• You can soak linens, even colored embroidered pieces, in this for several days.
  • As with all vintage pieces, rinse very well, over and over, to remove every trace of soap.

*Important: Make sure to test a small area first before using

Caring For Vintage Quilts

Here’s an article I found in a very old household notebook that I was lucky enough to come in possession of, it gives helpful information for cleaning and caring for old quilts. Note: Don’t dry clean a cotton quilt since the weight of the fluid may place more stress than water on old fabric.

Stack Of Vintage Quilts In Closet

Stack Of Vintage Quilts In Closet

  • Washing in mild soap and warm water will brighten the colors, or you might use dishwashing (not dishwasher) detergent. Most quilts can take a short, gentle washer agitation. Rinse thoroughly.
  • If the quilt is age-marked, soak in a solution of one quart buttermilk and one tablespoon white vinegar to each gallon of water before washing. This won’t damage a cotton quilt.
  • Hang a wet quilt over two lines to distribute weight while drying. You can finish drying by a short fluffing on warm temperature in the dryer.
  • If fortunate enough to have an all-white quilt, try sunbleaching. Our grandmothers placed white garments on clean grass and the sun–not the bleach bottle–did the job.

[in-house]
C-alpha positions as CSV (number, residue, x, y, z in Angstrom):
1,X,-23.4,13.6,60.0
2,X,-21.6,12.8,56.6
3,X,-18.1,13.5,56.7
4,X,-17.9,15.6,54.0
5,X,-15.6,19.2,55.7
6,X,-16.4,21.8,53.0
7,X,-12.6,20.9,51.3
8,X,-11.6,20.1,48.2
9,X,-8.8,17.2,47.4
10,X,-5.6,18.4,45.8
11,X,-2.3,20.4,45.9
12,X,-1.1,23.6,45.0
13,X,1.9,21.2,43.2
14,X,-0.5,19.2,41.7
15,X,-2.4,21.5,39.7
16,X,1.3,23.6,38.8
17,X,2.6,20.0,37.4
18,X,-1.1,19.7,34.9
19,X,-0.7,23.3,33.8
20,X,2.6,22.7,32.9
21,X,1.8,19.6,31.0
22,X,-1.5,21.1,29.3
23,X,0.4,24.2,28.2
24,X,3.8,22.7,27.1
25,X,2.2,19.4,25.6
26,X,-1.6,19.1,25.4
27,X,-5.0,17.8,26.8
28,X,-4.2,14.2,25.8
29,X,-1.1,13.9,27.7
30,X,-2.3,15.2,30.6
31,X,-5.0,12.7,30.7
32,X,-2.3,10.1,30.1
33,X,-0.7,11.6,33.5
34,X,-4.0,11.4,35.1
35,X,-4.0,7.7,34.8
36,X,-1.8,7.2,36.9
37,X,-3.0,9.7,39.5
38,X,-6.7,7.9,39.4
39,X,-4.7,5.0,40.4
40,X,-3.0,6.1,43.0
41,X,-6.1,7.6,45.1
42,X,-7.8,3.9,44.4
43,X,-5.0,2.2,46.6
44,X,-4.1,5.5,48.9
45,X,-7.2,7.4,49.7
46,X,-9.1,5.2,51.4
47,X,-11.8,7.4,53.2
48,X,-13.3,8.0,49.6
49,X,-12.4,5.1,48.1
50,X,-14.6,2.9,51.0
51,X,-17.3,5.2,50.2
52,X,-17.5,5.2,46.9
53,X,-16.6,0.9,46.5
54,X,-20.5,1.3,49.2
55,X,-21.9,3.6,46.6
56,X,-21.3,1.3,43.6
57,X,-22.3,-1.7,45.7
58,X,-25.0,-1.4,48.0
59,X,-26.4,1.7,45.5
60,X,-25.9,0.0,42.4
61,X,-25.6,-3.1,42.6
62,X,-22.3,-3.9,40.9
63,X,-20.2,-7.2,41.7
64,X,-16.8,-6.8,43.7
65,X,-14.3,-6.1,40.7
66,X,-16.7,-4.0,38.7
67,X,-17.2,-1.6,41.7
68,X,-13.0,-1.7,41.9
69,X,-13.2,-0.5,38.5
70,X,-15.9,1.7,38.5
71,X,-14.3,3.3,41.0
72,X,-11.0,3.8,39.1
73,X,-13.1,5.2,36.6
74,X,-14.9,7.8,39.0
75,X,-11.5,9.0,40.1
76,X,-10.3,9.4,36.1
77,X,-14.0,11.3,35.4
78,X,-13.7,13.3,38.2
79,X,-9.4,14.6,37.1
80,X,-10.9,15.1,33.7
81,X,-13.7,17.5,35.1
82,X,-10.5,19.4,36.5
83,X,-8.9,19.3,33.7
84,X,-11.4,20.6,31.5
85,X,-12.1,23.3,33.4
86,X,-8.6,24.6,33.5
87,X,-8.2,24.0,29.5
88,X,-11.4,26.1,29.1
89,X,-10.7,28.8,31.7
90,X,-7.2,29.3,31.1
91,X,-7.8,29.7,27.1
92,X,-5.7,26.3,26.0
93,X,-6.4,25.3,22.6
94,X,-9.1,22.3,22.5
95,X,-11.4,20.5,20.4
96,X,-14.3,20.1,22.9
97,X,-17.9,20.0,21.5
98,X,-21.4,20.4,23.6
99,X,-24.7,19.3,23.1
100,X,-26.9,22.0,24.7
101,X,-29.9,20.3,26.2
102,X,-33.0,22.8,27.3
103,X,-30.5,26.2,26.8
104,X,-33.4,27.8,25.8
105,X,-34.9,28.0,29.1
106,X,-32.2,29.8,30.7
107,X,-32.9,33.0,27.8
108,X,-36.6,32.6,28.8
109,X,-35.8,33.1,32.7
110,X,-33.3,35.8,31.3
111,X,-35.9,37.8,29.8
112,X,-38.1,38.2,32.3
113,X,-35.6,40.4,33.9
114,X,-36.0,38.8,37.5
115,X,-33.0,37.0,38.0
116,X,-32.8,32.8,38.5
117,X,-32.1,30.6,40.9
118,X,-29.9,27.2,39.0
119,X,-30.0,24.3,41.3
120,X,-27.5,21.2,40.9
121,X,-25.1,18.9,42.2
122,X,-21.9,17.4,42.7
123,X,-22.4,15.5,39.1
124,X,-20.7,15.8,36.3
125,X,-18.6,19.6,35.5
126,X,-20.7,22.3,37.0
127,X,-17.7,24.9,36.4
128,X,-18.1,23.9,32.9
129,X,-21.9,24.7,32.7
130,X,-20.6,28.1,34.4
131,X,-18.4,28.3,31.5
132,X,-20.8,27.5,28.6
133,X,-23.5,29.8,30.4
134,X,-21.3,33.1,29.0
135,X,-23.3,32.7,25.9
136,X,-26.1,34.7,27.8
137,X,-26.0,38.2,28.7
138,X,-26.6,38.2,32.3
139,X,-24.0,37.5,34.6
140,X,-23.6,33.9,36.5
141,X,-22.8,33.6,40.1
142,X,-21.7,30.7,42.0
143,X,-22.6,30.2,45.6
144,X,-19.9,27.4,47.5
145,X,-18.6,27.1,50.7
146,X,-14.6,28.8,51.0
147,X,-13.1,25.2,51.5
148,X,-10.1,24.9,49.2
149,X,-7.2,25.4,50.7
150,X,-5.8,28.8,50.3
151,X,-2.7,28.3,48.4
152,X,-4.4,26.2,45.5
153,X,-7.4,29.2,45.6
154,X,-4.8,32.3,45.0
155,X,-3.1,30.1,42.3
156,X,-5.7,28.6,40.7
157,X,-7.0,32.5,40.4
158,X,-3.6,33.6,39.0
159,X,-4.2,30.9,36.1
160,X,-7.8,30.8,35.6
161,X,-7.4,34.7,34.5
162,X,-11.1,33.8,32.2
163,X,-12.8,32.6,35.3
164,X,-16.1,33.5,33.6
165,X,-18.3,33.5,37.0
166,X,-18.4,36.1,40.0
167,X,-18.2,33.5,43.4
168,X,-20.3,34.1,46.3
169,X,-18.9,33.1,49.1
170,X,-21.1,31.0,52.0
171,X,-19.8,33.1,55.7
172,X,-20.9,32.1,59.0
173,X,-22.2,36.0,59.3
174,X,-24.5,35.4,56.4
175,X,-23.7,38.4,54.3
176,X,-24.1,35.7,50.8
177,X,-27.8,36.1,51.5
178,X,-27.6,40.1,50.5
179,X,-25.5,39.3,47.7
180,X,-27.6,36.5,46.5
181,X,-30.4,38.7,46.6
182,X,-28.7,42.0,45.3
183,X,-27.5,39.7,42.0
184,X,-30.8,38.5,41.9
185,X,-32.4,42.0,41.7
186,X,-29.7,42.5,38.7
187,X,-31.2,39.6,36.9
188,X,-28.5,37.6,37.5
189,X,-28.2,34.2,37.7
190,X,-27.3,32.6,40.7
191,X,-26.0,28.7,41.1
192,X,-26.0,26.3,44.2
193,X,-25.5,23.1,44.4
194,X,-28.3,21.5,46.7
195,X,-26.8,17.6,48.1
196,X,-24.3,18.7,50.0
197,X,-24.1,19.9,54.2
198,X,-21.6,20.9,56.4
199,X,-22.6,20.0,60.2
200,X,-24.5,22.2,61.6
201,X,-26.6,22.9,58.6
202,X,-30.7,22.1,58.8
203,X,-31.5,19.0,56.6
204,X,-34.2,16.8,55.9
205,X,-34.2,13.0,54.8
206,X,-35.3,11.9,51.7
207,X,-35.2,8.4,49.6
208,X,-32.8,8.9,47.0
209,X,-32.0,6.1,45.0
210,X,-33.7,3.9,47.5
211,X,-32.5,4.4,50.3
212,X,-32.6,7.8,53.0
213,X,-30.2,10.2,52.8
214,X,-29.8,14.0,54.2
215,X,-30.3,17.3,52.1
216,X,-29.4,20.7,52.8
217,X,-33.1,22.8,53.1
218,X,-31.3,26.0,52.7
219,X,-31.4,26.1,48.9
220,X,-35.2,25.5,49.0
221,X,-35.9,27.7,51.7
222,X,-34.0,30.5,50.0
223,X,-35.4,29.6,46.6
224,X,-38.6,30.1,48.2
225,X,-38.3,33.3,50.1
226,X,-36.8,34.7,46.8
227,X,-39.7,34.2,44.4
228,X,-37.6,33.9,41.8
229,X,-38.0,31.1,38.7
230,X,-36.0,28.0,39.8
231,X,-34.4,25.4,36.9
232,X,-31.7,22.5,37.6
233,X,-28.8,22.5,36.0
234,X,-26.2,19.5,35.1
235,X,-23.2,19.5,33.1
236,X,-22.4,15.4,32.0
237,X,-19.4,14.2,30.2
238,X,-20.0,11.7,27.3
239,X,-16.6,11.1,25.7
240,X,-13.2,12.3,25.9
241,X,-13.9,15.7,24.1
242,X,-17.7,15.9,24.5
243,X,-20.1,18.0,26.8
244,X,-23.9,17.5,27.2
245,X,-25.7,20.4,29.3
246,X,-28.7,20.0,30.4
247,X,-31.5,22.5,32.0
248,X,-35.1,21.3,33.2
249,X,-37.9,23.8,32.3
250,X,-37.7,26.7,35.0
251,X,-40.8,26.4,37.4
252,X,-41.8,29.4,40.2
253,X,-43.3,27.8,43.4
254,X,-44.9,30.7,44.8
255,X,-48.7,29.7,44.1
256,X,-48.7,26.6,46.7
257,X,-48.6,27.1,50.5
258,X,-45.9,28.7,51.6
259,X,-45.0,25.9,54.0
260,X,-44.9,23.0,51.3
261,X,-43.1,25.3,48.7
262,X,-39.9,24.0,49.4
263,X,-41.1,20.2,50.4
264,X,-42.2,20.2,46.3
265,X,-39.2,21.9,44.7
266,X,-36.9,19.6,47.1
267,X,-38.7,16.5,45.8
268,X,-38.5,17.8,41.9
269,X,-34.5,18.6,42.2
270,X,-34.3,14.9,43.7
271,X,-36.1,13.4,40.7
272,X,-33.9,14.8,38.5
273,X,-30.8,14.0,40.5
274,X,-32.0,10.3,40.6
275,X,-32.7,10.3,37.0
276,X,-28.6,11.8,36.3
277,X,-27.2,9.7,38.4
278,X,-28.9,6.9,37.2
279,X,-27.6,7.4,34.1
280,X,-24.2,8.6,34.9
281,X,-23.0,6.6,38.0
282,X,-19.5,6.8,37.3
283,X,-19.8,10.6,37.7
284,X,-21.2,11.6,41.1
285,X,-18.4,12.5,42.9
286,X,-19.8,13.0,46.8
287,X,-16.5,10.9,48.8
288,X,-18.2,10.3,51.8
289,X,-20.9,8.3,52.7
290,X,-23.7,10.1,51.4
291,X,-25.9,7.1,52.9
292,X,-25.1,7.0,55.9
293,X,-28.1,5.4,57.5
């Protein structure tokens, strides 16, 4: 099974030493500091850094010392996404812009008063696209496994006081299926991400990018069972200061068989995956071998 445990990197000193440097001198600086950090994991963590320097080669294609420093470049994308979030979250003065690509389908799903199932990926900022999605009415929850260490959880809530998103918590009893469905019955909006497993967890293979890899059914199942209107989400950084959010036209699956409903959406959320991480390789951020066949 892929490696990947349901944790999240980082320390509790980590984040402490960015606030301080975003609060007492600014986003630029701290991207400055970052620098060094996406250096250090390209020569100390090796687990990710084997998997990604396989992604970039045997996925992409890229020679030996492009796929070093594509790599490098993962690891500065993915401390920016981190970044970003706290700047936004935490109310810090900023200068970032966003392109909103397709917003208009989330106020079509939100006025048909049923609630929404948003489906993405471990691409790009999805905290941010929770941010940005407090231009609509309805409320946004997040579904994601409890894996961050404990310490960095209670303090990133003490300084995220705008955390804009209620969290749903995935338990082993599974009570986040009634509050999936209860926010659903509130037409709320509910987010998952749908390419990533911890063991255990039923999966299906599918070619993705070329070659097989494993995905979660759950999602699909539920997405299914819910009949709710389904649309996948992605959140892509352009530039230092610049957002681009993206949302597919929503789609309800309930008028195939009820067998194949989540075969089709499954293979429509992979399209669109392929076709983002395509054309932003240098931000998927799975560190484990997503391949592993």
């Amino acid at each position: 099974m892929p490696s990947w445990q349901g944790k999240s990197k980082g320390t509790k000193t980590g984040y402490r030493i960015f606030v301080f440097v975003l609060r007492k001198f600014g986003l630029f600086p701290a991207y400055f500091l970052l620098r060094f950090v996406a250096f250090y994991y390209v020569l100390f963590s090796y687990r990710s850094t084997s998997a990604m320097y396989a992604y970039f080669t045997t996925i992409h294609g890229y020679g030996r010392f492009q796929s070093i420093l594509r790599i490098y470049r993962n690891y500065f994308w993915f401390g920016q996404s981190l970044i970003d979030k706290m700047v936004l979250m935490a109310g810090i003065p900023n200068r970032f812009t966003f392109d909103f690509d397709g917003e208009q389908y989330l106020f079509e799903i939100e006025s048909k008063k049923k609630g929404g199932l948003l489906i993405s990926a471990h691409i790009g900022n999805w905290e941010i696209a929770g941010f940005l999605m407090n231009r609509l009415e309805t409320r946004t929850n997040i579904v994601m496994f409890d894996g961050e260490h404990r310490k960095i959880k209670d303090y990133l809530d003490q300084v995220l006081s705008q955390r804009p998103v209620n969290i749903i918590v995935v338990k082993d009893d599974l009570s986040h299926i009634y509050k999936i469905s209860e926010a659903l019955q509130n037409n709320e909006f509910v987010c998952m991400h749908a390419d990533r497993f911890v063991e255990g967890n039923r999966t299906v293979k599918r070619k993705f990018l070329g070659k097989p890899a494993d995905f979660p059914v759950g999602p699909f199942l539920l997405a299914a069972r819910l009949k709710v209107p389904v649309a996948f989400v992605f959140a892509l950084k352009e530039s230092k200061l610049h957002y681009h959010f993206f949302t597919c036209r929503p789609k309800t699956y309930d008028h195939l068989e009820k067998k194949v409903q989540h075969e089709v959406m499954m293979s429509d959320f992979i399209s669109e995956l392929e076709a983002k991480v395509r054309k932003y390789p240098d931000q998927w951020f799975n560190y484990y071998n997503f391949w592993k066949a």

• Don’t store quilts in plastic; it may cause yellowing. Instead, wrap in clean paper and then wrap with several sheets of newspaper to prevent mildew.
  • Store singly in boxes as stacking quilts will weaken the fabric at the folds.

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Published: August 7, 2007
Updated: November 24, 2011

What Readers Are Saying:
6 Comments to “Vintage Linens: Soaks & Cleaning Recipes”
  1. B Grimes says:

    Thank you, thank you!! I received a PILE of old linens when my parents moved to a retirement center this year – a combination of my mother’s, my grandmother’s, and my great-grandmother’s. Most had not been touched in years and were yellowed with age. I found your site and used recipe #4. It’s amazing!! Every single item cleaned beautifully. I’m using 20 of the luncheon napkins tomorrow for a bridal shower – probably the first time some of them have been used in 80 years. After the shower, I’ll soak them again. We use heavy white cotten napkins regularly rather than paper, and this recipe has kept them pristine for company use also. Many thanks!

  2. John says:

    I tried #4 as well with astounding results. I had found an old cloth in a rag bag and realized it was linen. A friend said it had been an altar cloth and since it had no holes I decided to try to clean it up using the recipe I found your site. The cloth looked like it had been used to mop floors, it looked so bad, but I thought at least some of it might be salvaged. After a 36 hour soak I was amazed to see a cloth that looked like a new piece of fabric emerge. Thank you so much!